Walker was drawn to a physician assistant career for a number reasons, in particular the challenge the position would offer. “I like putting puzzles together,” he said. “My patient is telling me their symptoms, I’m performing the physical exam. I’m finding the pieces to put together to figure out a diagnosis and develop a treatment plan with them.”

According to Eric Johnson, program director for the PA program, Walker is a great addition to the team in the PA program.

“Major Walker’s military experience, while significant, is not the only contribution he brings to the PA program,” Johnson said. “He brings racial and gender diversity to the program faculty as well as a role model to all our students, but especially to those whose background and experience may be similar. Often overlooked is David’s correctional medicine experience, which presents unique complexities that few clinicians encounter.”

The UMKC Master of Medical Science Physician Assistant Program is a seven-semester program based in the UMKC School of Medicine and has been accredited since 2014, with more than 100 alumni PAs. Walker joins a faculty team of three other full-time PA faculty members and nearly 60 current students.

School of Medicine’s Peter Koulen honored for achievements, advocacy in vision research

Koulen, Peter
Peter Koulen, Ph.D.

The Association for Research in Vision and Ophthalmology (ARVO) has recognized Peter Koulen, Ph.D., director of basic research at the UMKC School of Medicine’s Vision Research Center, with a major honor, its 2021 Achievements in Eye and Vision Advocacy Award.

ARVO is the largest eye and vision research organization in the world. As part of its annual Advocacy Awards, the Achievements in Eye and Vision Advocacy Award recognizes members who have dedicated the core of their careers to advancing eye and vision research.

Koulen, a professor of ophthalmology and biomedical sciences, is the School of Medicine’s Felix and Carmen Sabates Missouri Endowed Chair in Vision Research. He is an internationally recognized expert in biophysics, biochemistry and physiology of nerve cells with more than 50 extramural grants totaling more than $15 million. His focus on the retina as part of the central nervous system has resulted in peer-reviewed publications in more than 100 prestigious journals. He has also received three patents.

Koulen said the award from ARVO is an “amazing honor” that underscores the importance of his research efforts.

“The many opportunities ARVO has afforded me during my professional career taught me early on that service and giving back are not just integral to research, but are the key ingredients to growing research programs and maximizing their impact,” he said. “The award will also serve as a constant reminder to me that the important work of advocating and providing outreach opportunities for eye and vision research is never done.”

Koulen is a review panel member for national and international funding agencies including the U.S. Department of Defense, the National Science Foundation (NSF), and the National Institutes of Health. While chair of ARVO’s Advocacy and Outreach Committee, Koulen participated in Advocacy Day on Capitol Hill to discuss the importance of increasing funding for the NIH and the National Eye Institute.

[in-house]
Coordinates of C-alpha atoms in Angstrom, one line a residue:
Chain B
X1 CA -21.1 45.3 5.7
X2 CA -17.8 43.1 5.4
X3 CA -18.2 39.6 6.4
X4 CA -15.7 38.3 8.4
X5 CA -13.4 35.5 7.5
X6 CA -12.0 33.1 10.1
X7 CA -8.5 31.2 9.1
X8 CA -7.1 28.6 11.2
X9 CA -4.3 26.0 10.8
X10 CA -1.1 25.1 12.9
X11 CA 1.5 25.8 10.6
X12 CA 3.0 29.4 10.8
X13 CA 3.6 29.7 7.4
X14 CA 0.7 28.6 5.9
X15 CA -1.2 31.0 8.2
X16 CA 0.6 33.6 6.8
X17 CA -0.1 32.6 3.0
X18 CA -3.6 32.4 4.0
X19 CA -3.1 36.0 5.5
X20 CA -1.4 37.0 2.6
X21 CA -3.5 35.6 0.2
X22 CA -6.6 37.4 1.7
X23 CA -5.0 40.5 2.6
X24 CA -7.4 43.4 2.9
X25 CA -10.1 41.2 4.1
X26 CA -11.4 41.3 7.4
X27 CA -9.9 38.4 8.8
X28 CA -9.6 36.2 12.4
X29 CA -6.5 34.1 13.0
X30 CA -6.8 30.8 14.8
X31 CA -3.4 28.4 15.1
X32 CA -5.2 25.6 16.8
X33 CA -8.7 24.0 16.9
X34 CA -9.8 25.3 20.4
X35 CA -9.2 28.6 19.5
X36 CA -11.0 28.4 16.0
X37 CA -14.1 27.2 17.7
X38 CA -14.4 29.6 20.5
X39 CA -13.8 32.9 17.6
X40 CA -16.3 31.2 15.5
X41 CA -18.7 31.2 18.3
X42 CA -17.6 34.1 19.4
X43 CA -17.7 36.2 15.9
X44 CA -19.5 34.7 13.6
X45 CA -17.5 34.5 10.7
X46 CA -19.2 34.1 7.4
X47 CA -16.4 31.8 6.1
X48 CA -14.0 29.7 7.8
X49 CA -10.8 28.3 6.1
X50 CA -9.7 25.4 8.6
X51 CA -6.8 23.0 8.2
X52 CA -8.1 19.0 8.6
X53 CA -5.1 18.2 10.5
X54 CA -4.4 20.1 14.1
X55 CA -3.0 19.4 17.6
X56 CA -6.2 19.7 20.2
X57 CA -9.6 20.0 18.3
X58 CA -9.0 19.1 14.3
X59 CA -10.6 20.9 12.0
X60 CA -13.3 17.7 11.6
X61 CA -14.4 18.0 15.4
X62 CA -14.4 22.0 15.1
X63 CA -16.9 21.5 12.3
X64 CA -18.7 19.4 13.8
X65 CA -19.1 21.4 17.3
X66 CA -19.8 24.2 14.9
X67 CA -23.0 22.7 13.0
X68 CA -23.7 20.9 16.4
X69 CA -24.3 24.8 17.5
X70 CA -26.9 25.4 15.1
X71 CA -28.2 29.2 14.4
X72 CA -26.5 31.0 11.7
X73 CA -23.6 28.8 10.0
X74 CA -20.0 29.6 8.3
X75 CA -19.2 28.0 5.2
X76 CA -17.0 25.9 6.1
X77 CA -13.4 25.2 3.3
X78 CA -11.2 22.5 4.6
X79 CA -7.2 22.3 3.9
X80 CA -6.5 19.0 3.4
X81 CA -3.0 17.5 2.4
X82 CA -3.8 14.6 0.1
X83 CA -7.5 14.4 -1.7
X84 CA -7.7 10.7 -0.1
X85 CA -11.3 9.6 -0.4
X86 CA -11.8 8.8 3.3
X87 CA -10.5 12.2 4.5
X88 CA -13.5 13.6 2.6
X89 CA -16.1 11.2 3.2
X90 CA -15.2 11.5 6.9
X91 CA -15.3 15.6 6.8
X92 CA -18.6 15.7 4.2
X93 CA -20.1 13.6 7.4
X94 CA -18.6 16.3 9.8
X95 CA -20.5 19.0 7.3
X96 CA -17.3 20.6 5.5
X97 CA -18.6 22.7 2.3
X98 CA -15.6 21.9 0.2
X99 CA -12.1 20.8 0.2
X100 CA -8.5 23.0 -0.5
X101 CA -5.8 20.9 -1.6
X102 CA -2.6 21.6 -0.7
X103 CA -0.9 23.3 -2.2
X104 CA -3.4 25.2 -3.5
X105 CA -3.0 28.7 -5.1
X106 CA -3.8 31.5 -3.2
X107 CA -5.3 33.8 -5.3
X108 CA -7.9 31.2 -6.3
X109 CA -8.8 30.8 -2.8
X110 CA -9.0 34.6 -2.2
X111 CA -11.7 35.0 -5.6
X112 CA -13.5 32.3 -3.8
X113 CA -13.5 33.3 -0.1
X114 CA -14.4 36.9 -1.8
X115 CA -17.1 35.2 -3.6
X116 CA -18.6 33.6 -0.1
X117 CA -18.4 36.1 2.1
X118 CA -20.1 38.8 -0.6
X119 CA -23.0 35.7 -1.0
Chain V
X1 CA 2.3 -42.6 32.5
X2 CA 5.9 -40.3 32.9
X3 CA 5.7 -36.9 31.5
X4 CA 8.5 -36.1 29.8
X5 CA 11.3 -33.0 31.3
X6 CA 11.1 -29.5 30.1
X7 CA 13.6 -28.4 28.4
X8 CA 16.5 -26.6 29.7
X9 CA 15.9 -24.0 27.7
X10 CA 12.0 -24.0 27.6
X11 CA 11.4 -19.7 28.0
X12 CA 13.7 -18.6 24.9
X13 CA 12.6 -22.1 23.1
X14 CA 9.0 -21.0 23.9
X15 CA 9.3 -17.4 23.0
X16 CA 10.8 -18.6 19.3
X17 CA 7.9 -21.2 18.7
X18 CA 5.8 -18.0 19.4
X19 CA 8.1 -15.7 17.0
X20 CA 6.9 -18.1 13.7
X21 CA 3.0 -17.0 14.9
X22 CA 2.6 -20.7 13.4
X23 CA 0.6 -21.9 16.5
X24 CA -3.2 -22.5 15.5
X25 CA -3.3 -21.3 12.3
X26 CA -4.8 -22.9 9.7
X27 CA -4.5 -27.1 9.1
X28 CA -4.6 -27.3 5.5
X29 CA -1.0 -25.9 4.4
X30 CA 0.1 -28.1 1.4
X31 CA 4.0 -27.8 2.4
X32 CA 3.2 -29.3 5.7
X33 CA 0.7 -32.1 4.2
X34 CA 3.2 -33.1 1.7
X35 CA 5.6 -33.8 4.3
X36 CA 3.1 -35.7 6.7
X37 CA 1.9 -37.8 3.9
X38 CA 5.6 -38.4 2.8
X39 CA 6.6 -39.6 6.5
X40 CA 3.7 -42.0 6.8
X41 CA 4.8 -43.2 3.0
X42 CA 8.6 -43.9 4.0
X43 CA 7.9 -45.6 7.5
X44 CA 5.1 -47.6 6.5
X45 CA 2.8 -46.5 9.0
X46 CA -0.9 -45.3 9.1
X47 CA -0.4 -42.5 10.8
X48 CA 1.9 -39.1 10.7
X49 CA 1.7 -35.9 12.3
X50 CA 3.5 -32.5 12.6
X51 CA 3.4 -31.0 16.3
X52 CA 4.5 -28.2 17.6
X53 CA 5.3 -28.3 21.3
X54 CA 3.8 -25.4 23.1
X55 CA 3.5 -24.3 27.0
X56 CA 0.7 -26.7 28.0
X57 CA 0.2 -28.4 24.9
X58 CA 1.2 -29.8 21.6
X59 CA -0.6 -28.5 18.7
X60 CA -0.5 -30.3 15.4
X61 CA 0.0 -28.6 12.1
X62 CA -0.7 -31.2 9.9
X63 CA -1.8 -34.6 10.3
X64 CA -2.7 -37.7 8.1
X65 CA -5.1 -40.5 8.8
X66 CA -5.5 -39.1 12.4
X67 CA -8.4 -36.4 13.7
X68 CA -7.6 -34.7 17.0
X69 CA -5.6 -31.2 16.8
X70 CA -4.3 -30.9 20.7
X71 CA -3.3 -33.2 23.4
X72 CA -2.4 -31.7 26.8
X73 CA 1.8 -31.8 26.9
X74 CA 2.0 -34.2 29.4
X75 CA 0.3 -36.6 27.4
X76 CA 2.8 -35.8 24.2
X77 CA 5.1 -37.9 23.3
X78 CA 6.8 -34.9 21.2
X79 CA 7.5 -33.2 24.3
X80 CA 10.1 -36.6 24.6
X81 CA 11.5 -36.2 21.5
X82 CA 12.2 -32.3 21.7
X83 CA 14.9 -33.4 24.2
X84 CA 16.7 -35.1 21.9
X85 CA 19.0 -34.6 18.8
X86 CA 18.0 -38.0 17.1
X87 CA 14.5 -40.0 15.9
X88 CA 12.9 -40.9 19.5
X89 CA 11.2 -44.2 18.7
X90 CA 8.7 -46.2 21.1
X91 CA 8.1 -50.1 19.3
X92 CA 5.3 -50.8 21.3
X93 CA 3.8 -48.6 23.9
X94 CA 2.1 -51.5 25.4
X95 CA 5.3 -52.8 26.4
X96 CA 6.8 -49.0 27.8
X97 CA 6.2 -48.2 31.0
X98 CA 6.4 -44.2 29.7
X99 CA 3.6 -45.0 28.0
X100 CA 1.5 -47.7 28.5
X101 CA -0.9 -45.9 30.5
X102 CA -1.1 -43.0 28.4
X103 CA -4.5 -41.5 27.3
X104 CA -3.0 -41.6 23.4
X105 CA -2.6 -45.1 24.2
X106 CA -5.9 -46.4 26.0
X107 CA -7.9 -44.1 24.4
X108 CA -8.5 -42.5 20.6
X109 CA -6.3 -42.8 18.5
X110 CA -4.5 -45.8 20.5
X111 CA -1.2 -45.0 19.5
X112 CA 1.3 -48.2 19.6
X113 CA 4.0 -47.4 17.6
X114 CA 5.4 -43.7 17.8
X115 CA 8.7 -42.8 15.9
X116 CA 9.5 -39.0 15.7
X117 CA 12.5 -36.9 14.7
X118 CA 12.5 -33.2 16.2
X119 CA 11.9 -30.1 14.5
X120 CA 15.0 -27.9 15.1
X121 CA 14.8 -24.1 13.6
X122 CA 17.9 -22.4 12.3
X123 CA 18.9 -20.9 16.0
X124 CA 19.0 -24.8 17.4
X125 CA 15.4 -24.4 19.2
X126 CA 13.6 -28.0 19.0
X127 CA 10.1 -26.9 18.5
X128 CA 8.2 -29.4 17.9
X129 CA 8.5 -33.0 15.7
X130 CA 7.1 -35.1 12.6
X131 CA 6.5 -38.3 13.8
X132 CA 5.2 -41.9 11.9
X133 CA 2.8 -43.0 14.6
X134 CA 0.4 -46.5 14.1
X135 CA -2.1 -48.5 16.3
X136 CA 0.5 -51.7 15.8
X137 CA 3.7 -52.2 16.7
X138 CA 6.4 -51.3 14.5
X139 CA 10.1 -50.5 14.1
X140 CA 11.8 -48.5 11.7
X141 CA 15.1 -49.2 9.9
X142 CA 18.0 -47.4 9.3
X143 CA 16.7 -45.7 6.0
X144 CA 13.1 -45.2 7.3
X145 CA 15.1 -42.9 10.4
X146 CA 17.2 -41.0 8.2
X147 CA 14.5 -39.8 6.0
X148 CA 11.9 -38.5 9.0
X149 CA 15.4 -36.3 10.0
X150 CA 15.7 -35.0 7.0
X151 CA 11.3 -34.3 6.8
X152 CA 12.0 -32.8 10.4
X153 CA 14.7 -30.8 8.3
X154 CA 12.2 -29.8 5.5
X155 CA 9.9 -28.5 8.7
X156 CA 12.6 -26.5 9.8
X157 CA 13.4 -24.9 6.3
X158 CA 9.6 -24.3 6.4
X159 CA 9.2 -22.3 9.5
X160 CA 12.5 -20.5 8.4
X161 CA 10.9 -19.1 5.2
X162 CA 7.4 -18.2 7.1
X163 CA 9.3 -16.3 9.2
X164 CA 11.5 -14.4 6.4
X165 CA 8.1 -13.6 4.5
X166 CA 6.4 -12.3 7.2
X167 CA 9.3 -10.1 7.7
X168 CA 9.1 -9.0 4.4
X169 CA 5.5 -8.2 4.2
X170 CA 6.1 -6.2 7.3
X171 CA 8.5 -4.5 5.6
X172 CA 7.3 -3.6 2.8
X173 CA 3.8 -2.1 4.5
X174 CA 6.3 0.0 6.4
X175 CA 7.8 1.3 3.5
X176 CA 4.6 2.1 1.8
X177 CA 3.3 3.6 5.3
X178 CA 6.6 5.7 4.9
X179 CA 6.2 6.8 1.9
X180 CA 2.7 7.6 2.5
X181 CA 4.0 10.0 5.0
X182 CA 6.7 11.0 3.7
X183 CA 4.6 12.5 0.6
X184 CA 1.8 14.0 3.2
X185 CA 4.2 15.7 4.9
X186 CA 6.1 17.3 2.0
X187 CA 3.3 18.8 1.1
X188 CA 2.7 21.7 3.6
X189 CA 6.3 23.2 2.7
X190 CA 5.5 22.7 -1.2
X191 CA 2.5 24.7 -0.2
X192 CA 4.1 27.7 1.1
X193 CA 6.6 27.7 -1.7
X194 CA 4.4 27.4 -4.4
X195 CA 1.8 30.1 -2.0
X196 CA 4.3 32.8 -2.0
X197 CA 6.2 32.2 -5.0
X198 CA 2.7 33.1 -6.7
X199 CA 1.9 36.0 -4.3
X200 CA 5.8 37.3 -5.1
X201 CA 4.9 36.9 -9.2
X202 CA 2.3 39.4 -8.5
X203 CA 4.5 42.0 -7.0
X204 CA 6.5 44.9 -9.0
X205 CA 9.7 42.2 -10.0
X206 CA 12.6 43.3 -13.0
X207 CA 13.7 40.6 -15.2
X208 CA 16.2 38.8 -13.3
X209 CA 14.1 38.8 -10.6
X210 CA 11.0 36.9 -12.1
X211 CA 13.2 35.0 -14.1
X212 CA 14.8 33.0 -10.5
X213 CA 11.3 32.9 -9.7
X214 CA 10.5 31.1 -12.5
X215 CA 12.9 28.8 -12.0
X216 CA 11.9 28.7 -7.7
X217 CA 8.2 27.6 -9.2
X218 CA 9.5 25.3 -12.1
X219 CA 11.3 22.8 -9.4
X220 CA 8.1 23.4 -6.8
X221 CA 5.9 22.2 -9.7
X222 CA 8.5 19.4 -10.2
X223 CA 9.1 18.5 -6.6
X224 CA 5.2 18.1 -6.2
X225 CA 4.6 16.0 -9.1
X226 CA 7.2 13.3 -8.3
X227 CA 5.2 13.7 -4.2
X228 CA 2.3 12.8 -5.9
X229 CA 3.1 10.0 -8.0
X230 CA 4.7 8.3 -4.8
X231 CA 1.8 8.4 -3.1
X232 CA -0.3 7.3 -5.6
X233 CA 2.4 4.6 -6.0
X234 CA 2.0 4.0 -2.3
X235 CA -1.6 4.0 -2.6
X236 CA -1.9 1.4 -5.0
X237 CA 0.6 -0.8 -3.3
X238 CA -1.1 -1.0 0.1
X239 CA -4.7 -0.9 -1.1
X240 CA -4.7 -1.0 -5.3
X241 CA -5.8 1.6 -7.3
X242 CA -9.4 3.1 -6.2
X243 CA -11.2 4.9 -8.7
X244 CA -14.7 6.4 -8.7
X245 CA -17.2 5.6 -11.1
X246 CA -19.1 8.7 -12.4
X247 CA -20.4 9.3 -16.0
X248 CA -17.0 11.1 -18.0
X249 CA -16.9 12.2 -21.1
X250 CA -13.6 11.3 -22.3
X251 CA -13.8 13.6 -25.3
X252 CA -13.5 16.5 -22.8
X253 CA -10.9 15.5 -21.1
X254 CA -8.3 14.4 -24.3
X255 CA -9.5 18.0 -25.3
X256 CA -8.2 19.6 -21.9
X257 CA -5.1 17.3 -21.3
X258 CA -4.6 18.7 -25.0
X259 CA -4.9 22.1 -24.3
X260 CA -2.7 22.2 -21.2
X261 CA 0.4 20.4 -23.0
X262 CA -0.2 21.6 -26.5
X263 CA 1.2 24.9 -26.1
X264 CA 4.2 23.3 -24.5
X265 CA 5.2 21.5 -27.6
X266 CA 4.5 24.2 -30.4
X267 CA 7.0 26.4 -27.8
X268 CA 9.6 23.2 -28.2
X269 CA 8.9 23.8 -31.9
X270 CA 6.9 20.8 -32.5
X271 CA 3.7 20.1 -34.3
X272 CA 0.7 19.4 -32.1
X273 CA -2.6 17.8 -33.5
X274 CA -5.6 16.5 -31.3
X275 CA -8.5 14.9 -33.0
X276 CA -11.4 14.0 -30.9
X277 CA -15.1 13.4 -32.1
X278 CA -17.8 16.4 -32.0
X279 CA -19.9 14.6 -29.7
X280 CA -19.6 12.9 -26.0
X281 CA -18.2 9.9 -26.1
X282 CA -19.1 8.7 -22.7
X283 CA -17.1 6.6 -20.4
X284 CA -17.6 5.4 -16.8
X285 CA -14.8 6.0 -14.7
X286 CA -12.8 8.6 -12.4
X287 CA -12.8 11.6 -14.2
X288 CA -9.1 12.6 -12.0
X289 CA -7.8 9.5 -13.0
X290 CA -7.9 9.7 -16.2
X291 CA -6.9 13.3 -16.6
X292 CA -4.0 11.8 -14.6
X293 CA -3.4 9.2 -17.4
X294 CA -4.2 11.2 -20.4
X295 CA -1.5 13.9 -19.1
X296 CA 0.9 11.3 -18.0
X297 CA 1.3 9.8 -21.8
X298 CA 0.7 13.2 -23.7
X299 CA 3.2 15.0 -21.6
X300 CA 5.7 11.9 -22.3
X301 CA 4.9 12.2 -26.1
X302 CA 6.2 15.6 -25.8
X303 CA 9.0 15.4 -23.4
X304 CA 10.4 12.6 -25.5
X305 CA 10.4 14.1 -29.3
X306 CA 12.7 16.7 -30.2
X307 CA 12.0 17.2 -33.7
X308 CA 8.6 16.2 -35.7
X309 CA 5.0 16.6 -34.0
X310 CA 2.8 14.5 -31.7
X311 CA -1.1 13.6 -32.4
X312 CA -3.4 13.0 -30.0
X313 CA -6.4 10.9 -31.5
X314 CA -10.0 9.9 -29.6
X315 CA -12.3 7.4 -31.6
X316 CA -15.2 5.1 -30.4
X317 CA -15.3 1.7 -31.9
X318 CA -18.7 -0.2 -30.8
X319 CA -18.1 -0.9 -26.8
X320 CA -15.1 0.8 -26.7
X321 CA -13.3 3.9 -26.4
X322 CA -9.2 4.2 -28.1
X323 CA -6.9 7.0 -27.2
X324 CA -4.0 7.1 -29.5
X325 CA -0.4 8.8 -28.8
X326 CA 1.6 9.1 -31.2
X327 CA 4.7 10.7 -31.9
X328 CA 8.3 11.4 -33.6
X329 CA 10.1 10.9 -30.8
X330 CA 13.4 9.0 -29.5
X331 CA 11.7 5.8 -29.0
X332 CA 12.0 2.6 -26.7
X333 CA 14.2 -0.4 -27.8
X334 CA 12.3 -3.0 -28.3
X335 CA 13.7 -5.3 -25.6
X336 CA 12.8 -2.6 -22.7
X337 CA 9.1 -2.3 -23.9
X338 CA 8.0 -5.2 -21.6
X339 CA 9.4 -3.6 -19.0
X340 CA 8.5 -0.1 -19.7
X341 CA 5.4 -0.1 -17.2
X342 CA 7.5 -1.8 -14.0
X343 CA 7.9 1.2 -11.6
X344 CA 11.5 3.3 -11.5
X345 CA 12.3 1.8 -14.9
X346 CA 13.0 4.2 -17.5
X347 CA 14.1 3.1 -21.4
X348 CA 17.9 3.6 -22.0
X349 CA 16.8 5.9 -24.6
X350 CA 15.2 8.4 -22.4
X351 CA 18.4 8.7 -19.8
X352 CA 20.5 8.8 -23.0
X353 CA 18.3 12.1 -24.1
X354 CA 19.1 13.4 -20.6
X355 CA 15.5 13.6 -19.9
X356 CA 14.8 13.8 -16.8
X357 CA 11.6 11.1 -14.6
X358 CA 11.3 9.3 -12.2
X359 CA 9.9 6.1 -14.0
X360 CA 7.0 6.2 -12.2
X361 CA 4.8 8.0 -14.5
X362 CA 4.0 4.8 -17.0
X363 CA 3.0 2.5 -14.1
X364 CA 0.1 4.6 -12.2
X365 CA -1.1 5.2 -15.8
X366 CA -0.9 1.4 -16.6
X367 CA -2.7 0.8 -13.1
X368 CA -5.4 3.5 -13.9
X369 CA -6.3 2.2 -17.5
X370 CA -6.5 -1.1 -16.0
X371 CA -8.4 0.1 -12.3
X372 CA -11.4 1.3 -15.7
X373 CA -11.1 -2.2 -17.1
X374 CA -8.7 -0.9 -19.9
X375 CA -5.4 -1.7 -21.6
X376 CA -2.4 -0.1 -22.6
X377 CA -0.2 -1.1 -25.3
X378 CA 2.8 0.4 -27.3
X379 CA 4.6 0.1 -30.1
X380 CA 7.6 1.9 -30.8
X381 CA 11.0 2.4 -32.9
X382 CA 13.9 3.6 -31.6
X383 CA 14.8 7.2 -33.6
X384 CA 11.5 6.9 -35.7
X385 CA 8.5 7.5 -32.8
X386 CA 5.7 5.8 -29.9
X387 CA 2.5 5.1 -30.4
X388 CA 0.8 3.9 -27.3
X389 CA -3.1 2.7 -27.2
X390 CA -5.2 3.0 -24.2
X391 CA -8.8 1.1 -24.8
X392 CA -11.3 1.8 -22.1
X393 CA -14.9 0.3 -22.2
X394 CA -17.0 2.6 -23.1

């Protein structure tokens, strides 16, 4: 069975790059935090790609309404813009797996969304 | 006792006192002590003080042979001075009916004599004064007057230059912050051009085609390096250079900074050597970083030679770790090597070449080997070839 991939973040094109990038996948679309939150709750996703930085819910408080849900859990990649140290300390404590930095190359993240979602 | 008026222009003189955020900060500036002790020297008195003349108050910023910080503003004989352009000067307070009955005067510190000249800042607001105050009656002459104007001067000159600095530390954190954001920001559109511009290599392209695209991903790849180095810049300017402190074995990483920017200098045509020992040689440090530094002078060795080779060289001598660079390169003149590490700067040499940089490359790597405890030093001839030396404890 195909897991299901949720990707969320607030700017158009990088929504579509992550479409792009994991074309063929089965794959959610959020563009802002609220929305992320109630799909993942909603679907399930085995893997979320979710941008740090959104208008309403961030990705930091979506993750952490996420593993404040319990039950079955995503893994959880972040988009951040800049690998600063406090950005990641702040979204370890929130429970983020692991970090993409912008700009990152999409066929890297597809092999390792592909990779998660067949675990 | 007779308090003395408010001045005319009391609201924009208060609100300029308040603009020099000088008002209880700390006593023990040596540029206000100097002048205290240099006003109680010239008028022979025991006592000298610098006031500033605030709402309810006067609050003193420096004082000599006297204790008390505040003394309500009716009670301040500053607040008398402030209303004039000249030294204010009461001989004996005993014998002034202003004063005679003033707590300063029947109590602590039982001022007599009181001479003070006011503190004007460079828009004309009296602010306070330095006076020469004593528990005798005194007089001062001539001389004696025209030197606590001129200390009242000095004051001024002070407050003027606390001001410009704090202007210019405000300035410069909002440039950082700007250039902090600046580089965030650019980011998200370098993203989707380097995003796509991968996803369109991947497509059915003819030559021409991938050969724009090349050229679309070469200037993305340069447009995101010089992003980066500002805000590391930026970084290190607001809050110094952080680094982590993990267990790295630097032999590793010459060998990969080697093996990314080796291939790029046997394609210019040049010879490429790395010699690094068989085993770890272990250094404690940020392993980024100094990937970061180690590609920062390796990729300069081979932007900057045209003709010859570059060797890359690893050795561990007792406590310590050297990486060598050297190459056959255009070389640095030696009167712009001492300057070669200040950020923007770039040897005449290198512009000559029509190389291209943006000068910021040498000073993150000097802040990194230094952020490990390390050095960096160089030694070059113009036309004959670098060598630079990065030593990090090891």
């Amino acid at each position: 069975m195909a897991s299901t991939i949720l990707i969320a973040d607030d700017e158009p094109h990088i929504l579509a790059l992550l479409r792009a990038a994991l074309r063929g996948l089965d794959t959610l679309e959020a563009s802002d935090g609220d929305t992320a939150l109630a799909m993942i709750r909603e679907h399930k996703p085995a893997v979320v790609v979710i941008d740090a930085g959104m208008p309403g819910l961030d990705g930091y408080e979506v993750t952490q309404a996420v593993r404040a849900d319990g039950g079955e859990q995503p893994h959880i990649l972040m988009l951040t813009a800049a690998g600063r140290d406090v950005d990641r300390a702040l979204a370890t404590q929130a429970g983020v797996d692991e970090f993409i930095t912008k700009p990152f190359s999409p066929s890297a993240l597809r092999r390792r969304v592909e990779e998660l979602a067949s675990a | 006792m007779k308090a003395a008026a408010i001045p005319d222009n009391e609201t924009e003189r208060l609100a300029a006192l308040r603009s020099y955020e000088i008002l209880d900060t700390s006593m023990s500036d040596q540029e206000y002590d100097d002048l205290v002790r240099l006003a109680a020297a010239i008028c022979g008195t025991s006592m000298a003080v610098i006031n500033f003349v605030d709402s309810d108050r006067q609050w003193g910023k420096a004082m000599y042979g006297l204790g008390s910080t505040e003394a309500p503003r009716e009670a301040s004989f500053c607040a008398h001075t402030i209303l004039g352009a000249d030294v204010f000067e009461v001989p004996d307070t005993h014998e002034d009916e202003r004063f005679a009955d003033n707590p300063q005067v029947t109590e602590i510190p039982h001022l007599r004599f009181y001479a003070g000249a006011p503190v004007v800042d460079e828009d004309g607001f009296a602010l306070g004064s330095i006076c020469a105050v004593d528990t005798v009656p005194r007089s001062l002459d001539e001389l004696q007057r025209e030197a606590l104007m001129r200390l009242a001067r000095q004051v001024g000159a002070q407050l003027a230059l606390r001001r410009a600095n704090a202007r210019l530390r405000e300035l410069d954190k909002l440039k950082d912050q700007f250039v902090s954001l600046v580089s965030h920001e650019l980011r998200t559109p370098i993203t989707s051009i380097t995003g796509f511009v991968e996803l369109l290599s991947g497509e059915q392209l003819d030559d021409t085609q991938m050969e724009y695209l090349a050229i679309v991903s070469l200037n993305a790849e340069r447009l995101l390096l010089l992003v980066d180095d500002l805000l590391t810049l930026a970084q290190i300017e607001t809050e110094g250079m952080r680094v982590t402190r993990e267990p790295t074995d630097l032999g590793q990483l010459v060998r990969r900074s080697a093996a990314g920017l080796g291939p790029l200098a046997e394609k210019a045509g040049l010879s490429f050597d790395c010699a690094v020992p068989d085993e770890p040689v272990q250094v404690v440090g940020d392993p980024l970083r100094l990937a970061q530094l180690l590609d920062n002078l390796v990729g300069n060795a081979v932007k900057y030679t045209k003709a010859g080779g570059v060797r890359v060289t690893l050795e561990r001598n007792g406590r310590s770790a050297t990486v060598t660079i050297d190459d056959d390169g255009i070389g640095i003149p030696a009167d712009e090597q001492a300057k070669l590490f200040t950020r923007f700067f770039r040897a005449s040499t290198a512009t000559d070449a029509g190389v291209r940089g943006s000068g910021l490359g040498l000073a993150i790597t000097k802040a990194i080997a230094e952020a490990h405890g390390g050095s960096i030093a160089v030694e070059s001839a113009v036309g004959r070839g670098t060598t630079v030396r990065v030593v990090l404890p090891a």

This is the latest major award Koulen has received for his research at UMKC. The university Board of Trustees also honored Koulen in 2020 with its Trustees’ Faculty Fellow Award given to an established faculty member for a nationally and internationally recognized record of research and creative achievements at UMKC.

SOM researcher receives NIH grant to study treatment for chronic lung disease

UMKC School of Medicine researcher Paula Monaghan Nichols, Ph.D., has received a $867,000 National Institutes of Health grant to look into a treatment that minimizes neurological side effects for a chronic lung disease that affects a significant number of premature babies.

The project is part of a multi-principle investigator initiated proposal between Monaghan Nichols, Dr. Venkatesh Sampath from Children’s Mercy Hospital Kansas City, and Dr. Donald DeFranco at the University of Pittsburgh School of Medicine, Pennsylvania, that totals more than $3 million in NIH funding over a 5-year period.

The research will explore the use of Ciclesonide (CIC), an inhaled steroid currently used to treat asthma, as an alternate therapy for bronchopulmonary dysplasia (BPD). BDP causes tissue damage in the tiny air sacs of the lung leading to severe respiratory distress. It is often the result premature birth and mechanical oxygen ventilation. The disease touches nearly seven of 10 infants born before 28 weeks of gestation. In the United States, that is an estimated 10,000 to 15,000 babies a year.

There is currently no cure for BPD but clinical treatments to limit inflammation and the progression of BPD include long-acting synthetic drugs such as dexamethasone. Those drugs, however, also come with a significant risk of adverse effects on a child’s systemic growth and neurodevelopment that can lead to long-lasting changes in brain structure and function.

Monaghan Nichols, associate dean for research, professor and chair of Biomedical Sciences, said infants that acquire BPD face significant mortality rates. Survivors often have recurrent hospital visits, need for respiratory therapies and persistent limitations in pulmonary function.